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Sunday, December 9, 2007

Jake Cementhead

I had a little fun with my more self-important colleagues on our Shop Management Forum in Auto Tech with this short story. As always, my input received mixed reviews. :)

Once upon a time, Jake Cementhead bought a little auto
repair shop. Now Jake had his own tools, scanners, and was
a college graduate. He kept up on the latest advances in
technology; but never lost sight of the more basic mundane
menu operations, and more importantly, his customer base.
Over the years, Jake watched Tune Up Wizards, Department
Store Auto Chains, and Oil Change Omniscient move in and
about the area. Some of his customers would see the varying
prices, and suggest to Jake he might have to lower his
prices, or try incorporating specials, to compete.

Jake thanked them all with a smile; but politely explained
one of the reasons he became a shop owner was so he could
run his business as he saw fit, with honesty, common sense,
and quality. This satisfied many of his customers, but as
in every human service endeavor, some went job shopping,
even returning to let Jake know what great service they
received at the other shops. Jake nodded, smiled, and let
them know they were always welcome.

Unlike many of the anecdotal stories going around about
mechanics not upgrading their knowledge, or not being the
sharpest knife in the drawer, Jake knew his niche, and the
customer base he serviced. He added computer skills for
accounting, database tracking, follow-up services, and
joined an unusually helpful Internet Tech Group. More
importantly, Cementhead watched his expense sheet like it
represented success or failure, which he came to realize,
it did.

The McDonald's type auto service businesses began to lose
ground. Oil plugs were left out, appointments turned into
heavy sales pitches, and customers' vehicles were brought
back in for the same problem over and over. Soon, Jake's
customer base began to swell again with referrals from the
Tune Up Wizards, and people became less enthused with Oil
Change Omniscient.

Then one foggy Christmas Eve, Arnie Altruist set up shop
across the street from Cementhead. One day, Arnie came over
to case Jake's joint, smiling, and nodding, just the
happiest-go-lucky guy you ever want to meet. Jake liked him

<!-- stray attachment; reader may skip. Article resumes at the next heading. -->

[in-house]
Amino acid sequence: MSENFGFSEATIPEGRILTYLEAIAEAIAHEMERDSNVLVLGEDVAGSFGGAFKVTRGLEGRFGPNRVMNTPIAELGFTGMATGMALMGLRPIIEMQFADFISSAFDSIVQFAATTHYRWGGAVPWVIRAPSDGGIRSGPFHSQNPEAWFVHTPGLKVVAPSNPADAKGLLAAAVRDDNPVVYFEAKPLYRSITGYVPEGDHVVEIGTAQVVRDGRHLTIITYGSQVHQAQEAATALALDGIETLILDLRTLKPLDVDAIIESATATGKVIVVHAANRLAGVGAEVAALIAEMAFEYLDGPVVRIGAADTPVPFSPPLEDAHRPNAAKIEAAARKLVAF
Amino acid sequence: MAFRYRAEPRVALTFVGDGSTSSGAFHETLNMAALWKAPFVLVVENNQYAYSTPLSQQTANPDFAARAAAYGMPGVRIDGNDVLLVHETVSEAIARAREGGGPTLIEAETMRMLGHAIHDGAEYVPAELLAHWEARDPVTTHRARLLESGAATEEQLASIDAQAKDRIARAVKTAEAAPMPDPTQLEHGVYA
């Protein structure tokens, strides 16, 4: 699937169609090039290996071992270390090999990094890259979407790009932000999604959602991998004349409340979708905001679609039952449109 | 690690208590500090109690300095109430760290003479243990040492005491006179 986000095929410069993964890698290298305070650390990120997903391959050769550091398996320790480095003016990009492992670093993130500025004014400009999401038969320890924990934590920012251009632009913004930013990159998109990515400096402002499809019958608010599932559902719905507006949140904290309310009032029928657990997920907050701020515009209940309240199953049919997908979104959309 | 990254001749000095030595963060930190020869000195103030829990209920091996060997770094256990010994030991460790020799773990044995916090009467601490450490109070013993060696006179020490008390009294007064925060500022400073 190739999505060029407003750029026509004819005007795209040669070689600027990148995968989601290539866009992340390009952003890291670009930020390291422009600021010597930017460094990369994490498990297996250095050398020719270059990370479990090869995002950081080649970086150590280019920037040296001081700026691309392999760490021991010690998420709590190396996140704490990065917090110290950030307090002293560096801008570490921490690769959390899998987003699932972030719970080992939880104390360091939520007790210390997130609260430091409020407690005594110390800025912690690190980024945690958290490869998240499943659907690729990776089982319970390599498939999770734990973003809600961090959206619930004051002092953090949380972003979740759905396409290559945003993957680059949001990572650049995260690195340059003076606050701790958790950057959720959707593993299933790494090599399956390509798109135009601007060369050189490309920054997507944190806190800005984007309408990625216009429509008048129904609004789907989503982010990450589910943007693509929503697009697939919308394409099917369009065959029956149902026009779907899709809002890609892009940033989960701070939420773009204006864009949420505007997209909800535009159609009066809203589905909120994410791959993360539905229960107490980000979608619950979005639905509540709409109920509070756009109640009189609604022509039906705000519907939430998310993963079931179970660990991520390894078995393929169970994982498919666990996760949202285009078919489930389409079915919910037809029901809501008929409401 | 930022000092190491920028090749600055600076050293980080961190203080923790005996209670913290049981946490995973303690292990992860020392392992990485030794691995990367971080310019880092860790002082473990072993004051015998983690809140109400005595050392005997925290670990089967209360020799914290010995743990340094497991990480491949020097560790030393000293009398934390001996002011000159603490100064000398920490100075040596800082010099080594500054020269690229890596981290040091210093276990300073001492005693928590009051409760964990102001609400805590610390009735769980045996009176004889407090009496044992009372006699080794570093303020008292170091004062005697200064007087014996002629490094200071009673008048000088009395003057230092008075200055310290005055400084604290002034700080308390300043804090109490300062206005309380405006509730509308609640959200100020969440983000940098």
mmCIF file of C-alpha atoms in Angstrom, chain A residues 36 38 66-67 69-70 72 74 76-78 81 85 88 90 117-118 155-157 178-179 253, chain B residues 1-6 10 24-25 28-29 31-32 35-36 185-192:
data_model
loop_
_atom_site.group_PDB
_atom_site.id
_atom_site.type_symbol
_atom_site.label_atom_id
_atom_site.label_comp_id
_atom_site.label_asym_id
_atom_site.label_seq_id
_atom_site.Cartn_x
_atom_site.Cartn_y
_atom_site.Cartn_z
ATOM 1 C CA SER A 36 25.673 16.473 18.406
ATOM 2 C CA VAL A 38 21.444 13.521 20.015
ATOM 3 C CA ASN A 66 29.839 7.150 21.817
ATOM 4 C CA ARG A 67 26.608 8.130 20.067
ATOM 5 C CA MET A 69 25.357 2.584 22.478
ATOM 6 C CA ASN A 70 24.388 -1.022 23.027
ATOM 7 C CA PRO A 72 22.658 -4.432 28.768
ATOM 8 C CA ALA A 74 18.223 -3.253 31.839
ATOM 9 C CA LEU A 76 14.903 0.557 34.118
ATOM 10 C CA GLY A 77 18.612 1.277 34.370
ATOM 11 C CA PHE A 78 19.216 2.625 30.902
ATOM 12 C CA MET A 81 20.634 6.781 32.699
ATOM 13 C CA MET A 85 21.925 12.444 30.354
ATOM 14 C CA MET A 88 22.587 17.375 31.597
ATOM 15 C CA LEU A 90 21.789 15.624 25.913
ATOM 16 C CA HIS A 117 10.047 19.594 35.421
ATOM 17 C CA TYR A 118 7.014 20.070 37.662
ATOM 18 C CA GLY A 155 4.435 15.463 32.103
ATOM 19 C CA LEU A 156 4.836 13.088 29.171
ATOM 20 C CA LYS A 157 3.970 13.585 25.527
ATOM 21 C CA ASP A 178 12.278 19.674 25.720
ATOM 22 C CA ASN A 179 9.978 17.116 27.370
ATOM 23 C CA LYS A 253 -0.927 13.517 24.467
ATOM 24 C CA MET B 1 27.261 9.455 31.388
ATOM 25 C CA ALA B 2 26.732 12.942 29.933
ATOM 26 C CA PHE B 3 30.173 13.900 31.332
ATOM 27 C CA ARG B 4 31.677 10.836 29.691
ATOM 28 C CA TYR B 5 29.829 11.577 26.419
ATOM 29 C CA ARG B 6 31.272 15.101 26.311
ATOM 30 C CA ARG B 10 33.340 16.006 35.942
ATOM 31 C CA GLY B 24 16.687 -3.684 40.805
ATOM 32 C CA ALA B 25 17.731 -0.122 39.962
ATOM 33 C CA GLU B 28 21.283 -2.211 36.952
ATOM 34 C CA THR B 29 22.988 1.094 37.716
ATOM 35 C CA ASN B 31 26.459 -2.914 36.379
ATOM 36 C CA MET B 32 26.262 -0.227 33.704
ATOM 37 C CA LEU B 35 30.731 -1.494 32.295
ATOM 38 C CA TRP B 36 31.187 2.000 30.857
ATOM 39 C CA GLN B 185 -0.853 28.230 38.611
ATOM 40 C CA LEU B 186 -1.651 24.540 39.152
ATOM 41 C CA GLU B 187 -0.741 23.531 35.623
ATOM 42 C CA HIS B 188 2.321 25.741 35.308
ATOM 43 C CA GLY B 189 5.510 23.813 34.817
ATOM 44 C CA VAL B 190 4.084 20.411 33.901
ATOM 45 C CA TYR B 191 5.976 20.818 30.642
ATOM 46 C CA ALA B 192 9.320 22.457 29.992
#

right away, and let Arnie lead him over to show off his new
renovated Auto Renaissance. Young fireballs were buzzing
away inside, already churning out jobs, and Jake even
spotted a couple of his old customers in Arnie's palatial
customer center. You could eat off the floors. Techs had
their own computers, lifts, railway car tool boxes, and a
symphony orchestra playing Mozart in the corner. Jake
complimented Arnie on the look and feel of his new
Renaissance Garage.

Arnie pulled Jake into his office, and gave him a cup
filled from his personal espresso machine.

"Jake," Arnie announced with a big smile, "I want to help

"Gee, that's really sweet of you, Arnie, but I can't think
of anything I need help with," Jake replied, a little
confused at the new direction of the conversation.

"Ahhhhh... Jake," Arnie repeated, shaking his head with a
touch of sadness. "We both know you're in trouble."

"I am?" Jake asked, surprised. "Really Arnie, I'm fine. My
place doesn't look like yours, but I've paid everything
off, and I have a substantial savings back-up for a rainy
day. I don't..."

"Let me get you started in a program to upgrade your little
shop into the new century," Arnie said magnanimously. "I'll
get you back on your feet again in no time."

"But Arnie, I..."

"No, no, no, dear boy, don't thank me," Arnie chuckled, not
having heard a single word Cementhead had told him. "Glad
to do it, glad to do it. Now let's start off with a new
customer is always right policy, and a nice shuttle
service, and..."

"Arnie," Jake cut in, standing up a little uneasily. "Much
as I appreciate your offer, you don't know me, or my